2) The negative argues that the affirmative team lacks the expertise to dictate board members or to actually be members of the board. Of course, no affirmative should find it necessary to serve on the board or to identify receptive individuals to be appointed to the board in order to insure proper attitudes for plan administration and enforcement. The actions advocated by the affirmative are what should be done by whomever the personnel might be.
3) The negative argues that an unrepealable affirmative plan is dangerously inflexible. This is, of course, true, but there is no reason for an affirmative to view its plan as unrepealable in order to avoid circumvention arguments which misunderstand affirmative fiat.
4) The negative argues that the affirmative board is open to tyrannical abuses, for it is granted all-encompassing authority, powers to finance, self-perpetuating status, with inadequate checks upon it. Again, affirmatives who create omnipotent boards have done so unnecessarily. They have attempted to insure that the federal government will do something; the wording of a policy proposition merely requires that affirmatives advocate that something should be done.
For these and many other process disadvantages, a judge may find himself or herself in a position in which the negative arguments must be granted as relevant, since the affirmative has opened itself up to them by unnecessarily distorting the meaning of affirmative fiat. It would be far better, however, if we never heard such arguments at all. That will occur only with the realization that affirmatives are not required to “force in” changes which defy the prevailing attitudes of the change agent specified in the proposition. (Carried to its logical extreme, one can envision affirmatives magically fiating peace, goodwill, and mutual understanding as the solution to all the world’s ills.)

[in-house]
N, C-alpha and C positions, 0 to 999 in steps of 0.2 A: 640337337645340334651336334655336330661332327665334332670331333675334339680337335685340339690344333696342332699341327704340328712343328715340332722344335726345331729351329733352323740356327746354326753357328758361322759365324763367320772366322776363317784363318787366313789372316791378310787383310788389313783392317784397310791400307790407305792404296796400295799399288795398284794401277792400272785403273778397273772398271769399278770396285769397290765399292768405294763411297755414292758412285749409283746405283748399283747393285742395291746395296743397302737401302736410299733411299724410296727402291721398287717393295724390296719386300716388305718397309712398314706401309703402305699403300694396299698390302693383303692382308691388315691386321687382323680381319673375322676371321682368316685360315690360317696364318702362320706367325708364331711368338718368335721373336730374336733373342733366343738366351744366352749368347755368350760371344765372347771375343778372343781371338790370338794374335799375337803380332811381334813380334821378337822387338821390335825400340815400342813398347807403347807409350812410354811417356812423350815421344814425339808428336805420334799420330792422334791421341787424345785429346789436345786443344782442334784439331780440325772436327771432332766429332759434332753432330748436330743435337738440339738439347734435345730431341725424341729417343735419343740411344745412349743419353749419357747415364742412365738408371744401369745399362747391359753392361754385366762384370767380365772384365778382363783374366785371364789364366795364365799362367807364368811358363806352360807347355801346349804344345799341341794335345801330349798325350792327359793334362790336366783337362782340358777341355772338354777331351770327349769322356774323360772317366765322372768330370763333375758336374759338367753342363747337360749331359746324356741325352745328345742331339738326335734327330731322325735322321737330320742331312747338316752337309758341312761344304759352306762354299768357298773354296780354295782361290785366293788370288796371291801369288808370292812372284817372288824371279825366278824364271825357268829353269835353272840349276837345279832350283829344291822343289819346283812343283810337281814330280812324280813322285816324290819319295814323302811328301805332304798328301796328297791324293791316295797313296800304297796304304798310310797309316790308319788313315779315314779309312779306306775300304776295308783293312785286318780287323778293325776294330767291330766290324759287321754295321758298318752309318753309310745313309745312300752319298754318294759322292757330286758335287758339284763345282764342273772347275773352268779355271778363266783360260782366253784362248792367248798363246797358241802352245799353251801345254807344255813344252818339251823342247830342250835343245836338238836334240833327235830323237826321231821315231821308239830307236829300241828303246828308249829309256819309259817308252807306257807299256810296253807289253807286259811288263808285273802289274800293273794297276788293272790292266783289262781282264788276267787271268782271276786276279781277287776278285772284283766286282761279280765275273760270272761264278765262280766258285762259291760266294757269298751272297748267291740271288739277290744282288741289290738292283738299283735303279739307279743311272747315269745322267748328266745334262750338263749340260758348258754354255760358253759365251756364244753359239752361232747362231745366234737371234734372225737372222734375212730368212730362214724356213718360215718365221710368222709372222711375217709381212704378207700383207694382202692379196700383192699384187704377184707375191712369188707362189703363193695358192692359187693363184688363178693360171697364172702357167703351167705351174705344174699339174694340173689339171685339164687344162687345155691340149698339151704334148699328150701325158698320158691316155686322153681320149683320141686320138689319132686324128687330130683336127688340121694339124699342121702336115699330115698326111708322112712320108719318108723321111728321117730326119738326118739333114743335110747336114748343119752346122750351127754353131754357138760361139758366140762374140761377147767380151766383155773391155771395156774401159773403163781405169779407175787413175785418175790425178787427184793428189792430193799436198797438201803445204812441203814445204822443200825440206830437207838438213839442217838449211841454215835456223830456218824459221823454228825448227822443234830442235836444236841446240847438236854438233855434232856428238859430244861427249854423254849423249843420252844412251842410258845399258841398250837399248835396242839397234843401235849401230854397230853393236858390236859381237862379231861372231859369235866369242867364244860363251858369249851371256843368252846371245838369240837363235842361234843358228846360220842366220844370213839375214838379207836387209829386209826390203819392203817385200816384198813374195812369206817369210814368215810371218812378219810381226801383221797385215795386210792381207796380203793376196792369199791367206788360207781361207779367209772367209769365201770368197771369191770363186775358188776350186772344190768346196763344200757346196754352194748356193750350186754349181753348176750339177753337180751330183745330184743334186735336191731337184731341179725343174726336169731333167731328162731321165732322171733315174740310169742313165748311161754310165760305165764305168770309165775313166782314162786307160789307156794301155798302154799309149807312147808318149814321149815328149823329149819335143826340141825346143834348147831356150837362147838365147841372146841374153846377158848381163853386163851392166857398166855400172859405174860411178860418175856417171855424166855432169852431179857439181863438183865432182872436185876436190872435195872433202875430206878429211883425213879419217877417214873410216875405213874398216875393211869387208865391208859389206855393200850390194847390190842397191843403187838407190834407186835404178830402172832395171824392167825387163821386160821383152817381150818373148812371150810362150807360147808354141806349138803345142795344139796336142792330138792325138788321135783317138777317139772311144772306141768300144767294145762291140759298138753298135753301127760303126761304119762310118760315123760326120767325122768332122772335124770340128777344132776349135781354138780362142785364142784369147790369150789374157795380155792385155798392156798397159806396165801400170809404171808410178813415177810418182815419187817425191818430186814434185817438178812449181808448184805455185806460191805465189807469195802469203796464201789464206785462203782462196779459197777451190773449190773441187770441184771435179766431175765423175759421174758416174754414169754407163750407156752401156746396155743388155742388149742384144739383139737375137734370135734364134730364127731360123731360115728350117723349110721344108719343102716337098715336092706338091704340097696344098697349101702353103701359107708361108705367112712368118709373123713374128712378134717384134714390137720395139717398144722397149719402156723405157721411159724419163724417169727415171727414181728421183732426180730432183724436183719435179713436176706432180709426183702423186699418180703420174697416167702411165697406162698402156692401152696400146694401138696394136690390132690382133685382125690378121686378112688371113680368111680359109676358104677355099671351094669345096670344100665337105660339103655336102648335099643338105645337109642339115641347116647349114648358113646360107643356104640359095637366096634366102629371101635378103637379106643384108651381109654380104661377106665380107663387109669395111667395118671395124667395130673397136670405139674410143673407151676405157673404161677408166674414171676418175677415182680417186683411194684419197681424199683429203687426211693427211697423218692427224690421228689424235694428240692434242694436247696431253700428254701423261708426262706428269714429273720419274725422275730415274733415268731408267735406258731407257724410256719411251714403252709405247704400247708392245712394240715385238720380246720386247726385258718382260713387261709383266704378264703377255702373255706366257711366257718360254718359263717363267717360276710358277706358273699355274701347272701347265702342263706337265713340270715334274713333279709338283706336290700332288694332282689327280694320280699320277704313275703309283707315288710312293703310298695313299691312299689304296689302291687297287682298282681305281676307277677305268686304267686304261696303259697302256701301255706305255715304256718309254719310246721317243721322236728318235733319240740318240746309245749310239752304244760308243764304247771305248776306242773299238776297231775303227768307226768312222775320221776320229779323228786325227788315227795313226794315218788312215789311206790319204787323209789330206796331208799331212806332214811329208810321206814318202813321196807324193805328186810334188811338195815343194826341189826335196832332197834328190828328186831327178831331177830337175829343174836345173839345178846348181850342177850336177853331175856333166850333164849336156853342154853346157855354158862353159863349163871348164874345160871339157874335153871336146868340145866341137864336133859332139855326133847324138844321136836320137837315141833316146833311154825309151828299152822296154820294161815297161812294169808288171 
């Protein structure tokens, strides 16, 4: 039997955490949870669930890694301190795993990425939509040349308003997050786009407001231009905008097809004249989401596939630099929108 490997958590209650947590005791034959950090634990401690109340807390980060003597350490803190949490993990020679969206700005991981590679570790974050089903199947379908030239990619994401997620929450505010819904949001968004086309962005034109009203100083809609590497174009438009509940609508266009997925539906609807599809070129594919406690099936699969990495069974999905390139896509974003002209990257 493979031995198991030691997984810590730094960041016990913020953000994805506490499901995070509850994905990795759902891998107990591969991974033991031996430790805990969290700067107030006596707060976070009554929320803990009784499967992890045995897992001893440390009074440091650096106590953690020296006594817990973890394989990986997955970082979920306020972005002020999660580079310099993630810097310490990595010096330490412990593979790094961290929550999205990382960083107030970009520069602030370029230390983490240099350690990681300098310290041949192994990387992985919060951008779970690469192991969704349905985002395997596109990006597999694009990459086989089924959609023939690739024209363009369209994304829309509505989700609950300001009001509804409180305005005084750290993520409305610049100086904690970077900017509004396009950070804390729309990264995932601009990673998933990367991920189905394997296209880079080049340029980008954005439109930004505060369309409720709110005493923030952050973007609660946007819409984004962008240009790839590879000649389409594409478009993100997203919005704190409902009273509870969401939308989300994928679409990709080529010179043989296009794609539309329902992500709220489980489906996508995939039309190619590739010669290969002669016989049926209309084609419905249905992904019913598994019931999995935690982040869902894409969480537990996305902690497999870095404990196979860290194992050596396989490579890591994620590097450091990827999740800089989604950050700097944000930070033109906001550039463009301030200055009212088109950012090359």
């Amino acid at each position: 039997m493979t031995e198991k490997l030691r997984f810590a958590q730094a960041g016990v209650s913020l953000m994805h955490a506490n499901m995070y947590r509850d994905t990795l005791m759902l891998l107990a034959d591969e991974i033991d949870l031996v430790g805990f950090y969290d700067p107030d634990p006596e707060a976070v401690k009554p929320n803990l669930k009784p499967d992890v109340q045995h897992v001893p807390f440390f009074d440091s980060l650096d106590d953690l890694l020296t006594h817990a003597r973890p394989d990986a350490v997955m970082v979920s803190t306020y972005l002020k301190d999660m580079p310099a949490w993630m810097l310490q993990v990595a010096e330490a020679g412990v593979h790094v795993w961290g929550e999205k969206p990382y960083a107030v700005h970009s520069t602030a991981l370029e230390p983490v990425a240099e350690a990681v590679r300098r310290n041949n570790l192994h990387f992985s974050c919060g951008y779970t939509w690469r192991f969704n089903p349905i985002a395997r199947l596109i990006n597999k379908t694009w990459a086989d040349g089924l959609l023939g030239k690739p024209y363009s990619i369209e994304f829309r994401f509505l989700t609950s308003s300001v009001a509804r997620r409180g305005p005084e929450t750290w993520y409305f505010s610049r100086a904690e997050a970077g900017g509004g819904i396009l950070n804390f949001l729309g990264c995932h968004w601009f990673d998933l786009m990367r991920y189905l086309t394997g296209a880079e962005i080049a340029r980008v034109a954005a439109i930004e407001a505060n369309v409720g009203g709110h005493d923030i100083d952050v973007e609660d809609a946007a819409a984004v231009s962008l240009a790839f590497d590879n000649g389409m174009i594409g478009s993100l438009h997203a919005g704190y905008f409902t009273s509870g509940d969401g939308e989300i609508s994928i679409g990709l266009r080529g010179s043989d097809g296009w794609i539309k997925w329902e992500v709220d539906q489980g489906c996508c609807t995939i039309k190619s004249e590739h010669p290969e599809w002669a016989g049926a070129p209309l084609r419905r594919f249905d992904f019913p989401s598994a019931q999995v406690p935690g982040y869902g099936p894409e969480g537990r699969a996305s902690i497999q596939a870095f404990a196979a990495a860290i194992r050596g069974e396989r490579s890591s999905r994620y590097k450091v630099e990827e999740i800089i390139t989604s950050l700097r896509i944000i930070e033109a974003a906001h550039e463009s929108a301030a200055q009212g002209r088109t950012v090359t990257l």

In short, that a proposition has not been adopted in the past is not relevant to inherency analysis; why non-topical actions have not and could not get the affirmative advantages or solve the affirmative harms is relevant. With that realization, unrealistic plan circumvention and “process” disadvantage arguments should become extinct. To the degree that competitive debate can weed out the theoretically irrelevant, the activity, and the climate for the activity, will become healthier.
Unfortunately, like all policy advocacy, this article is an illustration of its own thesis. What the awareness in the debate community should be has been recommended; whether it ever will be or not is quite another question, one over which the author of this paper has no magical power of fiat.
John F. Schunk is an Associate Professor of Speech Communication and Director of Forensics at Wichita State University.
1. John F. Schunk, “A Farewell to ‘Structural Change’: The Cure for Pseudo-Inherency.” Journal of the American Forensic Association, 14 (Winter 1978), pp.144-49.
2. Douglas Ehninger and Wayne Brockriede, Decision by Debate (New York: Dodd, Mead, and Company, 1963), p. 225.
3. For a discussion of the reasons “federal government” is not restricted to the legislative branch, see Schunk, pp. 145-46.